But developers with ambitions outside of Beirut still face challenges. The lack of tourism infrastructure outside the capital makes travelling around the country difficult and a lack of services means that visitors, Arab nationals in particular, are more likely to stay in Beirut, argues HVS Dubai managing director Hala Matar Choufany.

“Predominantly inbound travel today comes from Arab countries and the Arabs don’t really travel outside of Beirut and a few areas outside of Beirut,” she explains.

The InterContinental Mzaar Resort is currently the only internationally-branded hotel in Lebanon’s ski resort area Faraya. According to IHG’s Gharbie, managing a property outside of Beirut has pros and cons: “The destination allows people to disconnect from the hustle and bustle of a busy city like Beirut and attracts weekenders, honeymooners, business meetings and leisure groups,” he explains.

But operators eager to move into secondary locations outside of Beirut might be jumping the gun.

According to the latest report from HVS’s Dubai office, Beirut and Beyond – An Unparalleled Insight, the number of branded hotel rooms in the greater Beirut area remains woefully inadequate for the huge demand increases that are anticipated.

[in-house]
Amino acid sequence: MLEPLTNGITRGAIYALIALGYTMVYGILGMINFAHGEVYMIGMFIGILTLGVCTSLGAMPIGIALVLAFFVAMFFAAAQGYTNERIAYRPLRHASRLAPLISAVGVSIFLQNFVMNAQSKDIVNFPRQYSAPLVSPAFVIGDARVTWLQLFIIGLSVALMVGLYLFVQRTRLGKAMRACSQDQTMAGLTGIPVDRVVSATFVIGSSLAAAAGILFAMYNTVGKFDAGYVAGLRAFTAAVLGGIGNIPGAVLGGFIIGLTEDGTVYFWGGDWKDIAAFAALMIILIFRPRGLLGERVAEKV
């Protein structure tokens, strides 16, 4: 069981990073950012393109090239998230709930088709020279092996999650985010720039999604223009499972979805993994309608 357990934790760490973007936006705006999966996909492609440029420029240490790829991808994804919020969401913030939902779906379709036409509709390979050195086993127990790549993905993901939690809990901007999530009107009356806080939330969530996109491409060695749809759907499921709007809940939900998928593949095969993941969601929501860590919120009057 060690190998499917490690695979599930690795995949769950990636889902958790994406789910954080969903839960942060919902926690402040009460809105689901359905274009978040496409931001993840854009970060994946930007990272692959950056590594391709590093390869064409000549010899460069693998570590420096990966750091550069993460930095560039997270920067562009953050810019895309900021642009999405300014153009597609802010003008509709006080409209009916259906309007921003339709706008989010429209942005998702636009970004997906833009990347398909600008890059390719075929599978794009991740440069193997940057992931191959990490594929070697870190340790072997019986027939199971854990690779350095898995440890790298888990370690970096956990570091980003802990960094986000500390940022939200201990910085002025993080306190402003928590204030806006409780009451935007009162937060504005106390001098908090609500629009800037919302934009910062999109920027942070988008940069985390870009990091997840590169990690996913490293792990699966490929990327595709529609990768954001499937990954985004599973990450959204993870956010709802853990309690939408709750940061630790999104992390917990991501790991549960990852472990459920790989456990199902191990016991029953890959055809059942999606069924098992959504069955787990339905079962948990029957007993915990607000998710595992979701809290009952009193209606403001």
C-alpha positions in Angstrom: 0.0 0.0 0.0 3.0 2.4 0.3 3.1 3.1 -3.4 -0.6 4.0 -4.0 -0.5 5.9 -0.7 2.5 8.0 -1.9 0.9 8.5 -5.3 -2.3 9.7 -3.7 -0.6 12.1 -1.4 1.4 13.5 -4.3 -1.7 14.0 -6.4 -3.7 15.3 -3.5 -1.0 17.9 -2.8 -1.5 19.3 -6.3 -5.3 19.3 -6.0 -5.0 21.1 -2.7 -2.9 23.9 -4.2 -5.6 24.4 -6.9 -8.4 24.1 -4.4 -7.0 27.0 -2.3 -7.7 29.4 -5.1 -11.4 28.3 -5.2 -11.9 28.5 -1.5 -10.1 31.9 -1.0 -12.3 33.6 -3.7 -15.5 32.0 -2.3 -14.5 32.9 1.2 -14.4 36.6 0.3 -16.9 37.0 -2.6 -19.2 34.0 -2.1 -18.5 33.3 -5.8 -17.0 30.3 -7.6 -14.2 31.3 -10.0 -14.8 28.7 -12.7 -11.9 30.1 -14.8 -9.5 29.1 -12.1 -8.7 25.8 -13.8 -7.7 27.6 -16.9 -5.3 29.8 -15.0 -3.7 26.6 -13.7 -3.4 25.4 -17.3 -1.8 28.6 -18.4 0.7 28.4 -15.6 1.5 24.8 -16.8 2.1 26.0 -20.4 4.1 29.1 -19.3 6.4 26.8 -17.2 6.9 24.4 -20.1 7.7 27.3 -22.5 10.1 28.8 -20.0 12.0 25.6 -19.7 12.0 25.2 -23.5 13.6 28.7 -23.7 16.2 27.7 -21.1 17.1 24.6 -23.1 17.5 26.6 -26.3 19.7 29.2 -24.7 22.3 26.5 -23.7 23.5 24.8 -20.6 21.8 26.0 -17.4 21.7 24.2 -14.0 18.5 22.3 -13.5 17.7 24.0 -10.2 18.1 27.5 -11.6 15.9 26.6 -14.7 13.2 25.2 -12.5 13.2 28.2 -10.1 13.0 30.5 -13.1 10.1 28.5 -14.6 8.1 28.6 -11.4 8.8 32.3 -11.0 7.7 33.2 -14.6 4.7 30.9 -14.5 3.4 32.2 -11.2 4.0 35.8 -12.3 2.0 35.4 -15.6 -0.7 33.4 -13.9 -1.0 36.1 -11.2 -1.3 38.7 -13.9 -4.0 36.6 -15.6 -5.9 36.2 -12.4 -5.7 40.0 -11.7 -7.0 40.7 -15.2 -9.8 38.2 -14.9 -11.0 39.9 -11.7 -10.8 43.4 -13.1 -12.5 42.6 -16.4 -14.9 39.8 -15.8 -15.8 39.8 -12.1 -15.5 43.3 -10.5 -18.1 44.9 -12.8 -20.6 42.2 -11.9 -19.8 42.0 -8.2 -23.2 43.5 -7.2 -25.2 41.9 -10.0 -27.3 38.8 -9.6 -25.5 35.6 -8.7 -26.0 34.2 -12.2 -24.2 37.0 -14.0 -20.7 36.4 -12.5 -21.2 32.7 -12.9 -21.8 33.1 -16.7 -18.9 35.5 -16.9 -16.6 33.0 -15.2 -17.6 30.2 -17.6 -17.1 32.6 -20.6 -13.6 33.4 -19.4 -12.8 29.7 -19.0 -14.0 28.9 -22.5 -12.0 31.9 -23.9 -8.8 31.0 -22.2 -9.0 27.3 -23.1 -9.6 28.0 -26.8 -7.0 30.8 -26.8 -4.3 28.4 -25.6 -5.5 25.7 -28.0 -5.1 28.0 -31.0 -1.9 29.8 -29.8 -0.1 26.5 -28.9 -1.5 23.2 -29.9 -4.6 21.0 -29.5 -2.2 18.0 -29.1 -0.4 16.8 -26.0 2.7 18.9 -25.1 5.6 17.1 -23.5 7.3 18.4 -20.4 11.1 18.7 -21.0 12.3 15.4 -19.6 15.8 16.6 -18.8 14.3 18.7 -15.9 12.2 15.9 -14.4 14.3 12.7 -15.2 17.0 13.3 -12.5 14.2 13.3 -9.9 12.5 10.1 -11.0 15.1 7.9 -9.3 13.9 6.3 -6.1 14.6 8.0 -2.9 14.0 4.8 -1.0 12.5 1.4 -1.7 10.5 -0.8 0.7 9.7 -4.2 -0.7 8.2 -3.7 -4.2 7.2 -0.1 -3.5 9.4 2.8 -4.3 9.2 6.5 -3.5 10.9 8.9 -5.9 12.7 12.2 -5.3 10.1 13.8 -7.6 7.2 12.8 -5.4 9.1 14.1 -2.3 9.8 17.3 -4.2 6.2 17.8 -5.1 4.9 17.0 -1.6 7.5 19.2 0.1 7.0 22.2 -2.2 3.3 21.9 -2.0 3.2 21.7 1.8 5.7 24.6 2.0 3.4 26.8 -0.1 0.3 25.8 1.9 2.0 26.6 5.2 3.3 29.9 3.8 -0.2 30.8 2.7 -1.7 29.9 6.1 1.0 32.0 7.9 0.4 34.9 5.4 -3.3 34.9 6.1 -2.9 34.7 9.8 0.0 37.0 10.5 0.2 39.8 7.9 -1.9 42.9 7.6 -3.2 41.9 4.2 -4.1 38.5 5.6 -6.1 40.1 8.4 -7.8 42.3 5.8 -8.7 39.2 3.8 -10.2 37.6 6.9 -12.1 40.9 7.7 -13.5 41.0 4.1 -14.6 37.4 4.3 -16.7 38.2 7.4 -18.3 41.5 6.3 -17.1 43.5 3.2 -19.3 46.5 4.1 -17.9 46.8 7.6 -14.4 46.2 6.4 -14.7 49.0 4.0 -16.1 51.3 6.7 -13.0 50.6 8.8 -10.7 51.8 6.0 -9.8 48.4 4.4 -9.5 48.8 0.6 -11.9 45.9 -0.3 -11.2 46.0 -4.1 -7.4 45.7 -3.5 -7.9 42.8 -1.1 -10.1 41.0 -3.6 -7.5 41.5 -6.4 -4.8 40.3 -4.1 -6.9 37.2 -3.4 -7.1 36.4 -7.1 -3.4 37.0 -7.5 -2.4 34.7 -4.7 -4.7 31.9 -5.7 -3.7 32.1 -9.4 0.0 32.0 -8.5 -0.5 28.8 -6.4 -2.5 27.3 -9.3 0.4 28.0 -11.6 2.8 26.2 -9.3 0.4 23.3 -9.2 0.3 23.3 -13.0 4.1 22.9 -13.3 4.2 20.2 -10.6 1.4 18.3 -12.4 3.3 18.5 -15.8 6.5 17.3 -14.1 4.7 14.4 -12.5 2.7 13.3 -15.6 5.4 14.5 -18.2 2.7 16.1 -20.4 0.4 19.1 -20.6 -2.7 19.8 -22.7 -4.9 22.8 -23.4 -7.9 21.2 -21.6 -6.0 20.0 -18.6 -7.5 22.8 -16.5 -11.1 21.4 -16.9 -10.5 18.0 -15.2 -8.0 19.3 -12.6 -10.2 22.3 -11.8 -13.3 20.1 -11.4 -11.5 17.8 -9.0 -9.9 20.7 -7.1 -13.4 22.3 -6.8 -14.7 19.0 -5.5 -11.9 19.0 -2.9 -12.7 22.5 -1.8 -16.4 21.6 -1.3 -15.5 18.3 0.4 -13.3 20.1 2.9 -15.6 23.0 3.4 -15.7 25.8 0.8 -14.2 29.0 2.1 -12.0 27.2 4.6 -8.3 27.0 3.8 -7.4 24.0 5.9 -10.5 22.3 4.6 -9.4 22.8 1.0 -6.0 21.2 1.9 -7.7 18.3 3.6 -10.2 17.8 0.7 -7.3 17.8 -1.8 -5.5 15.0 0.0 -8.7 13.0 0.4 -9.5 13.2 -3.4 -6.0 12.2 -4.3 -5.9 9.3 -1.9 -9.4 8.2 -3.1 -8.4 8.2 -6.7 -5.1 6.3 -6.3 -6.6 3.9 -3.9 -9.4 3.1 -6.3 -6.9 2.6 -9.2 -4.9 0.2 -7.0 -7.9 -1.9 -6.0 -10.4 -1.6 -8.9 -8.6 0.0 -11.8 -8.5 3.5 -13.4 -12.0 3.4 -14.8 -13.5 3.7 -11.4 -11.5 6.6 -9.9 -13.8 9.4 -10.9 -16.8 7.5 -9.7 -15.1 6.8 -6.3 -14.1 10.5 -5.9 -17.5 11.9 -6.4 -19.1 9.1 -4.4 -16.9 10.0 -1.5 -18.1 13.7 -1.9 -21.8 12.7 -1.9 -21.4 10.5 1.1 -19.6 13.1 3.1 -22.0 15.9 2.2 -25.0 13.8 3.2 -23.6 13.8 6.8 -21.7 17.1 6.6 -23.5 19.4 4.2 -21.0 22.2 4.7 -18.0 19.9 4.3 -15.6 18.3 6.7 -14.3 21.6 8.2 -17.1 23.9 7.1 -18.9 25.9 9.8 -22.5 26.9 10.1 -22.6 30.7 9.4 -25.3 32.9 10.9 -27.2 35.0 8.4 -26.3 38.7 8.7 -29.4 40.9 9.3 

“As operators show keenness to develop hotels in Lebanon, investors and developers should be aware that there are an array of brands being considered for the market,” the report advises.

“Companies typically establish a base in the market with their core brand in Beirut, before considering their other brands and different locations around the country. Nevertheless, due to the appeal of the Lebanese market, operators are now being more flexible.”


Investment decisions in Lebanon are fundamentally dictated by political stability, or lack thereof, but taken in the context of the recent global recession, it is not surprising that many investors are more cautious about launching new projects.

But Deloitte’s O’Hanlon is bullish about Lebanon’s future prospects: “The shortage of credit availability globally will impact any investment decision and Lebanon is not immune to that, but as credit markets open up, we will see that nothing breeds success like success,” he argues.

“I think Lebanon has demonstrated that it has a combination of scenery, friendliness , quality of food and quality of service that are attractive to visitors. So long as those fundamentals remain in place it represents a good opportunity in the tourism sector.”